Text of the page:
At the appointment I explained my symptoms. The Captain examined. He is not a man prone to fits of glee, but he seemed defeated. It wasn't my favorite day. Words like "terminal" and "will" were bandied about. My tears were thick and hot and absolutely silent. We would have to do a new round of scans, he said, to re stage. To re stage from IIIb to IV. From possible to impossible. Bone pain was not a good sign, he said. We would wait and see.

Thing is, when you're thirty-ish, that sort of conversation doesn't even enter into your realm of even improbable knowing. That appointment was on a Wednesday. The scans were scheduled the following Wednesday. I have known long weeks in recent memory, but never one as long as that.

Who gets the guitars? This is where I keep the bonds, the checkbook, the account numbers. Anything will go to my Christopher, won't it? Please make sure, Mom. I've always wanted to go to Paris in the summer...and Spain. The college debt, it just goes away doesn't it? How do you do everything that needs to be done, feel everything you always thought you would have time to feel? Those days after my appointment were a tangle of questions strung on a wire of impossible urgency. How do you tell someone how much you love them? What words can be used to explain how badly you don't want to die? How do you bear the weight when someone tells you how badly they don't want you to die either?

It is a strange thing, staring down your short life and realizing you aren't quite ready to give the damned thing up. It happened while I was folding the laundry the Sunday before the bone scans. We all don't want to die, yes, I get it. But we don't ever think of it really, or at least I never did, in more than a philosophical sense. If you have kids, I am told, you tend to more fully realize your mortality. I guess if you have big piles of money you may think on it in a financial sense, but that may be the extent. I was just putting away the socks and I realized in an absolutely basic, practical, unemotional way at a precise and measured moment I didn't want to not be here anymore. I just wanted to still be here.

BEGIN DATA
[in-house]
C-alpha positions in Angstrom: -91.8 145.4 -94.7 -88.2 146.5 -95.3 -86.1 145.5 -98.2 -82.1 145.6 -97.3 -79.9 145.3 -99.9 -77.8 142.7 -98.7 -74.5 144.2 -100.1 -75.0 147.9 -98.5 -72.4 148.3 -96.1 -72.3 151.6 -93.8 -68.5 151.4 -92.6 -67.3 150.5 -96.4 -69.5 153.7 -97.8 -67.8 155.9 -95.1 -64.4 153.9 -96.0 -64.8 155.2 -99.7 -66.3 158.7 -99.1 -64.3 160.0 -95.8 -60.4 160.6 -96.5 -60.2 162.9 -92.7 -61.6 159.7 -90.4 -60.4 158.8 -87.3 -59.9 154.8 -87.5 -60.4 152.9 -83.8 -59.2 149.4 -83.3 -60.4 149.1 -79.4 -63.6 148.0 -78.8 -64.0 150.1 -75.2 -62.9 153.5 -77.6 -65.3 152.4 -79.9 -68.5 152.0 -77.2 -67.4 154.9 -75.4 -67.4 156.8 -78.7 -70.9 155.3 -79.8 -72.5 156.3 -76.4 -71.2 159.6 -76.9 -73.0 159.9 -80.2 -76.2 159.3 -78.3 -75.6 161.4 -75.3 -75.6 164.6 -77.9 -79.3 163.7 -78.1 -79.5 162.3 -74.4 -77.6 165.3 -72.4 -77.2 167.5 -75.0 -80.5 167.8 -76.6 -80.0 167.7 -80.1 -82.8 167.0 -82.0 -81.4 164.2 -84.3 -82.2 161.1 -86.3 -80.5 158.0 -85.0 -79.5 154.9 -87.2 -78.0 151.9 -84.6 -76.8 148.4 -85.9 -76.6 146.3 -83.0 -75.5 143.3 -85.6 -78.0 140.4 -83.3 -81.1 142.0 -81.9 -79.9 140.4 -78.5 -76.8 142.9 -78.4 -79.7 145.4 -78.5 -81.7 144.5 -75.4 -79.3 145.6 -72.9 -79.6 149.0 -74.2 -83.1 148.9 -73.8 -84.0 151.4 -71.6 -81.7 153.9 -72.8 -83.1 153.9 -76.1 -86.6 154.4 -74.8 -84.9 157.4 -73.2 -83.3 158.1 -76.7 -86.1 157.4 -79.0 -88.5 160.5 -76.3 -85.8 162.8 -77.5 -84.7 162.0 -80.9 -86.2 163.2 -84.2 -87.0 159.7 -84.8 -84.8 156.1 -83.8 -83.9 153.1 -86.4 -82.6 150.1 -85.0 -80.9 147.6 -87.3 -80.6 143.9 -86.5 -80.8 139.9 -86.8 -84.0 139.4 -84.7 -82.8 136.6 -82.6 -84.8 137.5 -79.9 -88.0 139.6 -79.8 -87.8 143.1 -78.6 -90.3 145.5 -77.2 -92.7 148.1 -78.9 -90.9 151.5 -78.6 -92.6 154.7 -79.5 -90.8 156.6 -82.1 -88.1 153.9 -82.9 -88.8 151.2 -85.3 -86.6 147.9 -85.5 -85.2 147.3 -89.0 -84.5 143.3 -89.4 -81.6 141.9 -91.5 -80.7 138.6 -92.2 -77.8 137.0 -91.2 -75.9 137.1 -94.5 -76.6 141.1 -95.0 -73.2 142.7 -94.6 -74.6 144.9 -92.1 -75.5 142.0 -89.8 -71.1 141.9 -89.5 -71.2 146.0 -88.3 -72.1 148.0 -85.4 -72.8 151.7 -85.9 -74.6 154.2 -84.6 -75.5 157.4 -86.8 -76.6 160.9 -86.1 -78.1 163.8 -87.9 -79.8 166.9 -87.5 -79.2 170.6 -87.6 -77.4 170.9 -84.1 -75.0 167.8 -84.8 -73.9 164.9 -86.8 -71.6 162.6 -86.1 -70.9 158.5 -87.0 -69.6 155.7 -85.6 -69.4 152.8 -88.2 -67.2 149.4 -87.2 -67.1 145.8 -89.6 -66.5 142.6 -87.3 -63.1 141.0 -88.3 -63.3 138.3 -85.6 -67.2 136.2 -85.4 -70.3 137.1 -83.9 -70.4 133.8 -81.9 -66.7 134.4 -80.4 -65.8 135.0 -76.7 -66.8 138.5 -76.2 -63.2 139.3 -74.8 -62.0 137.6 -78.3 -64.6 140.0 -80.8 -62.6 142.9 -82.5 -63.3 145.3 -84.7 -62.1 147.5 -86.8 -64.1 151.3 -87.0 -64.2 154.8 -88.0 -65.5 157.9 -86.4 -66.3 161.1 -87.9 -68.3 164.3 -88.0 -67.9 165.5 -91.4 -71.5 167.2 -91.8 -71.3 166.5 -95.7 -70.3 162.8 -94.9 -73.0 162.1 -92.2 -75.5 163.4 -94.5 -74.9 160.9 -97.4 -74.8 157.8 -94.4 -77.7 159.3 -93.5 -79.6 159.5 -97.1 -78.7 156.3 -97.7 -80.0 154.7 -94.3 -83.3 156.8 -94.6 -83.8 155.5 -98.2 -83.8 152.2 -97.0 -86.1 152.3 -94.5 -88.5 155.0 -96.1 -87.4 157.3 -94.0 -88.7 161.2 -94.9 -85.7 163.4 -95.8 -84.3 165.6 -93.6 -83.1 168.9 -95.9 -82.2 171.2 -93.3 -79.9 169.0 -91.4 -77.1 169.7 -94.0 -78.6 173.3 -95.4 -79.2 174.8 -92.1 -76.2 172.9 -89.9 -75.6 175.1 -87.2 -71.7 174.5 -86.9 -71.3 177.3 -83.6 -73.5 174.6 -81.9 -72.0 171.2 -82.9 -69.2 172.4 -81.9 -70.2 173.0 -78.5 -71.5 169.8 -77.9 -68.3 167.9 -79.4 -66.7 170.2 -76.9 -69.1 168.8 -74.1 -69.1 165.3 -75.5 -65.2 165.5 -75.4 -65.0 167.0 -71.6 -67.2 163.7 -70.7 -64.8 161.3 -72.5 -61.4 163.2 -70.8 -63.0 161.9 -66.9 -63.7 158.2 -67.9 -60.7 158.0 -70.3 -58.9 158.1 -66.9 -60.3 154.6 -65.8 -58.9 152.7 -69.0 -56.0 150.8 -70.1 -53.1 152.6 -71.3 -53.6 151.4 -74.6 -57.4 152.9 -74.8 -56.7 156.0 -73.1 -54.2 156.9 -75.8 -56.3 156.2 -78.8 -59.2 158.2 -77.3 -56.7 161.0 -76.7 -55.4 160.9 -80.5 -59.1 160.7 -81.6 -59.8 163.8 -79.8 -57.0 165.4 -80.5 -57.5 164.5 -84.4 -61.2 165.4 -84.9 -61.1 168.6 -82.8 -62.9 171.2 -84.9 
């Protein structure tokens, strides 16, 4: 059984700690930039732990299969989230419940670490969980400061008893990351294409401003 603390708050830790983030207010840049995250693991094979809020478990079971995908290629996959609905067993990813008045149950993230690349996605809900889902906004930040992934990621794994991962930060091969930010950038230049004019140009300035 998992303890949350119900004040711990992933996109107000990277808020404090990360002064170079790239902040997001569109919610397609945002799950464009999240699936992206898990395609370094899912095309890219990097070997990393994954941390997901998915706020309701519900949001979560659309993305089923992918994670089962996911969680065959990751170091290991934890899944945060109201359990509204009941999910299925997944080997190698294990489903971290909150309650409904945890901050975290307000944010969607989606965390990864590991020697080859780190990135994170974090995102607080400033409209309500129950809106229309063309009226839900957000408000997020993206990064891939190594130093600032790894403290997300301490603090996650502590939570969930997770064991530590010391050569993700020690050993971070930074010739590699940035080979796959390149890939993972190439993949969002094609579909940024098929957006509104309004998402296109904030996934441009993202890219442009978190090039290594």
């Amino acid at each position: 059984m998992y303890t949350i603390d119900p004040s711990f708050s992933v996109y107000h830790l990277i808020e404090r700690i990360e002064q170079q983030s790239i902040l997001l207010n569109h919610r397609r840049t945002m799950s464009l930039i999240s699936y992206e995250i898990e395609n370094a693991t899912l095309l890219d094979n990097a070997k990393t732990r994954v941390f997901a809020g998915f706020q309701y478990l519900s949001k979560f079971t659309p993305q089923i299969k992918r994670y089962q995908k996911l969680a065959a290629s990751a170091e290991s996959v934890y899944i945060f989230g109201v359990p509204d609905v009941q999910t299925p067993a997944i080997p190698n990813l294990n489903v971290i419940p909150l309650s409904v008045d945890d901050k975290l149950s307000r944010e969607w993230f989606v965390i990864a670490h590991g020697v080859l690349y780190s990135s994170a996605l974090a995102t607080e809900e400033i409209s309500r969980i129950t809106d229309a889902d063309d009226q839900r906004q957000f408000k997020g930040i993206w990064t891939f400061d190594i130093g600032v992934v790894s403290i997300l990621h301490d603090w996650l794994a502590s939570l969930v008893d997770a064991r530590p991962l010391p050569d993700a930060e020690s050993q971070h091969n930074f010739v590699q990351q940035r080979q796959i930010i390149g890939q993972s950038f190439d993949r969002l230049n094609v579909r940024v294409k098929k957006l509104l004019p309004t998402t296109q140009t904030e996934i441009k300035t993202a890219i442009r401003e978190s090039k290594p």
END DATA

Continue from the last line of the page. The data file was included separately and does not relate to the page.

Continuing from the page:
Forget every loss. Every single one. The hair. The breasts. The toenails. The kids I may or may not be able to have because of the damned chemo. Screw the pain. Pain is pain. It is unimaginative and boring. Scrap the frail myth of security or safety, the invincibility of youth, the permanence of beauty. Those things are long gone. My skewed notions of fairness or goodness are weeks past righting in any Christian sense. These breakable parts of me have broken. Crumbled to dust. But what is left of me cannot bear leaving the one I love. Simple.